It is at this point that labour and performance start to emerge as the bones of Ormella’s practice. The thread is there in the early banners in I’m worried this will become a slogan (1999–2009), which lean against the gallery walls as though waiting to be picked up. It is there, too, in the holes burned into the flag in Poetic possibility #1, which open up the poetic space to reimagine this national symbol. And it is there in the slow and steady mark-making that builds up into her embroideries and drawings. 

Ormella’s work has often been tied to the political and environmental but in this survey, these issues start to look more like starting points—the reasons we need to try—than ends in themselves. Rather than campaigning, her labour is set towards figuratively and materially unpicking the symbols and languages we use in these conversations—about national identity, borders, the natural world and even, in the new embroideries, our personal histories and sense of self. 

The artist’s presence in these works, as a labourer and performer, both traps her within these systems of meaning and offers the hope that we can create new ways or spaces for thinking about our place in the world. Ormella shows us how her work is made in the hope that we, too, can see ourselves in these acts.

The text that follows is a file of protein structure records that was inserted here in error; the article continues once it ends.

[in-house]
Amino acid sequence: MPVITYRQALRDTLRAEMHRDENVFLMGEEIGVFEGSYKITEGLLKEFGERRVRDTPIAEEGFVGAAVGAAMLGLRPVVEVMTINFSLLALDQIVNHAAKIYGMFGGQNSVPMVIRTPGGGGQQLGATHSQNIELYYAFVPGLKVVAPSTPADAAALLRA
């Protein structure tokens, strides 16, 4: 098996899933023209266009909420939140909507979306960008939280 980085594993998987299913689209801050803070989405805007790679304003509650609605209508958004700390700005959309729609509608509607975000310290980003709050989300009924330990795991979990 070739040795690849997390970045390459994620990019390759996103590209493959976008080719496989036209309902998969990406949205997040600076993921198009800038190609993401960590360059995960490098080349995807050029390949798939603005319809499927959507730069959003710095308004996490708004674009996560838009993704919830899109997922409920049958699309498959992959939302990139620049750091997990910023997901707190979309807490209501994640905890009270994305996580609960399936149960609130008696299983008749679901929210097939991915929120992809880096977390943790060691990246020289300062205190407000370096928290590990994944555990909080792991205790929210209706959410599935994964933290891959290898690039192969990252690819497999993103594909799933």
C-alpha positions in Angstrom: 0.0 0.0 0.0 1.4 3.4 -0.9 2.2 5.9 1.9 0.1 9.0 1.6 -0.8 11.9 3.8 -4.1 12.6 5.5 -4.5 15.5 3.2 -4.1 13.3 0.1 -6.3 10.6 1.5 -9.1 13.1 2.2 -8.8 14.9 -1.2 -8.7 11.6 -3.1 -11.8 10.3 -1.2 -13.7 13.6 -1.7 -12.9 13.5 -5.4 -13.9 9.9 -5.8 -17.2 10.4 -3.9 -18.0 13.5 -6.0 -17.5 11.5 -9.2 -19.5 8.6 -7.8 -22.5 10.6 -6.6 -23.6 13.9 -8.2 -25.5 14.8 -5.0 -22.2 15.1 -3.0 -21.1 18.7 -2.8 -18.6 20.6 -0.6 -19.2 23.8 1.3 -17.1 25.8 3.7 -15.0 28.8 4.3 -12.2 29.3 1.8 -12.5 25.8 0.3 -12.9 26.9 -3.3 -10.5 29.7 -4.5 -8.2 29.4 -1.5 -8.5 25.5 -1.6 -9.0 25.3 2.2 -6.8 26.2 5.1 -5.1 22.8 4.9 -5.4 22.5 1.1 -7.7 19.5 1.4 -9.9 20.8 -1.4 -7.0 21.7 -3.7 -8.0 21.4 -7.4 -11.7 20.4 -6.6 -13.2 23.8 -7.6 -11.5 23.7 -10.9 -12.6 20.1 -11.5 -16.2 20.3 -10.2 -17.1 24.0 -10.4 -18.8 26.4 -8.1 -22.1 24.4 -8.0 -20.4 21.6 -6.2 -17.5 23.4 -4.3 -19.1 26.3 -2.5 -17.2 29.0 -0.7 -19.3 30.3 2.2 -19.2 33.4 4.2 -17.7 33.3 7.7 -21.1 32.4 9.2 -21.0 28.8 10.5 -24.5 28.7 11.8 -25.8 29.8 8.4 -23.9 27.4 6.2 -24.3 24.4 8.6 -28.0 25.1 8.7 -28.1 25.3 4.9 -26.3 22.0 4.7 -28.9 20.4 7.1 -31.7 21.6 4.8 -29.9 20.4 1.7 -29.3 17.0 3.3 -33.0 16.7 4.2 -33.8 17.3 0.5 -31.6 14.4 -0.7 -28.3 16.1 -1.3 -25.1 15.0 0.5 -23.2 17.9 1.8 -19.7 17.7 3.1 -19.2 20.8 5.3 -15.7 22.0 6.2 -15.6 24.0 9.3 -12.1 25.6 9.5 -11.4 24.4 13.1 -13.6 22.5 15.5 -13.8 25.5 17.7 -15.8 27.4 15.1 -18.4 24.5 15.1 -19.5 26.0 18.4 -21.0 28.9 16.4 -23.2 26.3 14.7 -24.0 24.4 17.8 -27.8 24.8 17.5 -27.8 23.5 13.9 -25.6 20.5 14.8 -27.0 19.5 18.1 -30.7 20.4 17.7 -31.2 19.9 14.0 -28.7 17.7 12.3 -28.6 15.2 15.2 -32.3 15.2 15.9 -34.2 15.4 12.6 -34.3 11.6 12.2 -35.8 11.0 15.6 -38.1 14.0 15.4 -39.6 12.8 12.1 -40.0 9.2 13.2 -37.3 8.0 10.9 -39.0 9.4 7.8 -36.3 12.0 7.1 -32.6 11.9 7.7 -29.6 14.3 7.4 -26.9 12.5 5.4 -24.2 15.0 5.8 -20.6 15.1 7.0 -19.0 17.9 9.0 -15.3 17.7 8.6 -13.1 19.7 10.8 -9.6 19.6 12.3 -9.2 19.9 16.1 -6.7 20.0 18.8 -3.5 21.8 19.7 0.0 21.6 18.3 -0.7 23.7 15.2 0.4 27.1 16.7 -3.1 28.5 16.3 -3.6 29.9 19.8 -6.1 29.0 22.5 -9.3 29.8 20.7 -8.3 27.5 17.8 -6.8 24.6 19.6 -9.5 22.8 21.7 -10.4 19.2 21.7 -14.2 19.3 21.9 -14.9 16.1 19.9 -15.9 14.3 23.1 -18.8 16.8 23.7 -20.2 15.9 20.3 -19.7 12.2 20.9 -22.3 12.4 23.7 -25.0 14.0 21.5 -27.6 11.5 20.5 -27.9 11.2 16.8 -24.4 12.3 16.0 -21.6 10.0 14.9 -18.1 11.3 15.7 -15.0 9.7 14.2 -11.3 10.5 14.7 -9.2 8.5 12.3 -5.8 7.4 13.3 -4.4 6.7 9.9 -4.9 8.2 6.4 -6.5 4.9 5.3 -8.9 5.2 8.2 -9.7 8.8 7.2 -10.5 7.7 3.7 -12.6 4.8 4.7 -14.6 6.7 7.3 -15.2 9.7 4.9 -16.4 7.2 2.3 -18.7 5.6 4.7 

Raquel Ormella, I hope you get this installation view: Wealth for toil #1, 2014 nylon, acrylic and glitter on hessian 325 x 260 cm, QUT Art Collection. Purchased 2017; Poetic possibility #1, 2012 reworked flag, cotton, metal 200 x 240 cm, Campbelltown City Council Collection. Photograph Christian Capurro.

Raquel Ormella, Wild Rivers: Cairns, Brisbane, Sydney, 2008. 4 whiteboards, thermal paper, Texta marker pens, 200 x 240 x 70cm (whiteboard). Installation view, 2008 Biennale of Sydney, Art Gallery of New South Wales, Sydney. Collection Monash University, Melbourne. Courtesy Milani Gallery, Brisbane. ©The artist.

Raquel Ormella, All these small intensities, 2017. Detail. Silk and cotton embroidery thread on linen. Courtesy the artist and Milani Gallery, Brisbane. © The artist. Photograph David Patterson.

Raquel Ormella, I hope you get this installation view: Wealth for toil #5, 2017–18. Charcoal, acrylic paint, hessian 220 x 270 cm. Courtesy the artist and Milani Gallery, Brisbane; Wealth for toil #1, 2014. Nylon, acrylic and glitter on hessian, 325 x 260 cm. QUT Art Collection. Purchased 2017. Photo: Christian Capurro.


1. Artist talk, Shepparton Art Museum, 25 May 2018. 

2. Interview with the artist, 25 May 2018. 

I hope you get this: Raquel Ormella is touring to Horsham Regional Art Gallery, Horsham, Victoria, 13 October – 9 December 2018; Queen Victoria Museum & Art Gallery, Launceston, Tasmania, 19 January – 24 March 2019; Drill Hall Gallery, Australian National University, Canberra, 12 April – 9 June 2019; Noosa Regional Gallery, Noosa, Queensland, 22 June – 28 July 2019; Penrith Regional Gallery & The Lewers Bequest, Emu Plains, New South Wales, 30 November 2019 – 2 February 2020.